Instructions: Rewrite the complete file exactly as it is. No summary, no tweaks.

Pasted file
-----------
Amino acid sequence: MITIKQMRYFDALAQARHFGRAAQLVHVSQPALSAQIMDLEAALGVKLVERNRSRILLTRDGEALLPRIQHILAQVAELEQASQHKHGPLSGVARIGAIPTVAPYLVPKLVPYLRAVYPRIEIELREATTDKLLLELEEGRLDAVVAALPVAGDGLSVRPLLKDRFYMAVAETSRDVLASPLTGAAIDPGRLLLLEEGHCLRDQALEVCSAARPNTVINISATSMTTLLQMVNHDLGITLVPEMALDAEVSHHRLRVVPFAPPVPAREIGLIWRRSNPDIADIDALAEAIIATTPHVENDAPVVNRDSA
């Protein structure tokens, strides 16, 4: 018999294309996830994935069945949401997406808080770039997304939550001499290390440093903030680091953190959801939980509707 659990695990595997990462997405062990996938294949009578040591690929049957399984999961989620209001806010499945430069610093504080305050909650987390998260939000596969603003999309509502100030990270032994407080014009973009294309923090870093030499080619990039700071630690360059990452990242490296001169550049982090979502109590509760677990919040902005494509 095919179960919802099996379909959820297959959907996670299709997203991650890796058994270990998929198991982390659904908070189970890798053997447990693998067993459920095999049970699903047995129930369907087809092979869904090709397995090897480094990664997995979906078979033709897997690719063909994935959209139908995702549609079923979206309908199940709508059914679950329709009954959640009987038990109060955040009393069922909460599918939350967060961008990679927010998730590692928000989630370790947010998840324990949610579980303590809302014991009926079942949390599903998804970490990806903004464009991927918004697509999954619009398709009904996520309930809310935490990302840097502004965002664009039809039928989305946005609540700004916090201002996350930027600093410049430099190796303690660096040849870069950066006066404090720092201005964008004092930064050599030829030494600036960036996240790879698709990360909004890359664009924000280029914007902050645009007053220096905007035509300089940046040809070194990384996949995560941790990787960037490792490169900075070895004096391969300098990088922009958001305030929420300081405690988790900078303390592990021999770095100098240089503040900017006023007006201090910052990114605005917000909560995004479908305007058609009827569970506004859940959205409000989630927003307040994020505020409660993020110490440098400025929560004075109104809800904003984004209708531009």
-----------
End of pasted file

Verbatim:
Amino acid sequence: MITIKQMRYFDALAQARHFGRAAQLVHVSQPALSAQIMDLEAALGVKLVERNRSRILLTRDGEALLPRIQHILAQVAELEQASQHKHGPLSGVARIGAIPTVAPYLVPKLVPYLRAVYPRIEIELREATTDKLLLELEEGRLDAVVAALPVAGDGLSVRPLLKDRFYMAVAETSRDVLASPLTGAAIDPGRLLLLEEGHCLRDQALEVCSAARPNTVINISATSMTTLLQMVNHDLGITLVPEMALDAEVSHHRLRVVPFAPPVPAREIGLIWRRSNPDIADIDALAEAIIATTPHVENDAPVVNRDSA
């Protein structure tokens, strides 16, 4: 018999294309996830994935069945949401997406808080770039997304939550001499290390440093903030680091953190959801939980509707 659990695990595997990462997405062990996938294949009578040591690929049957399984999961989620209001806010499945430069610093504080305050909650987390998260939000596969603003999309509502100030990270032994407080014009973009294309923090870093030499080619990039700071630690360059990452990242490296001169550049982090979502109590509760677990919040902005494509 095919179960919802099996379909959820297959959907996670299709997203991650890796058994270990998929198991982390659904908070189970890798053997447990693998067993459920095999049970699903047995129930369907087809092979869904090709397995090897480094990664997995979906078979033709897997690719063909994935959209139908995702549609079923979206309908199940709508059914679950329709009954959640009987038990109060955040009393069922909460599918939350967060961008990679927010998730590692928000989630370790947010998840324990949610579980303590809302014991009926079942949390599903998804970490990806903004464009991927918004697509999954619009398709009904996520309930809310935490990302840097502004965002664009039809039928989305946005609540700004916090201002996350930027600093410049430099190796303690660096040849870069950066006066404090720092201005964008004092930064050599030829030494600036960036996240790879698709990360909004890359664009924000280029914007902050645009007053220096905007035509300089940046040809070194990384996949995560941790990787960037490792490169900075070895004096391969300098990088922009958001305030929420300081405690988790900078303390592990021999770095100098240089503040900017006023007006201090910052990114605005917000909560995004479908305007058609009827569970506004859940959205409000989630927003307040994020505020409660993020110490440098400025929560004075109104809800904003984004209708531009």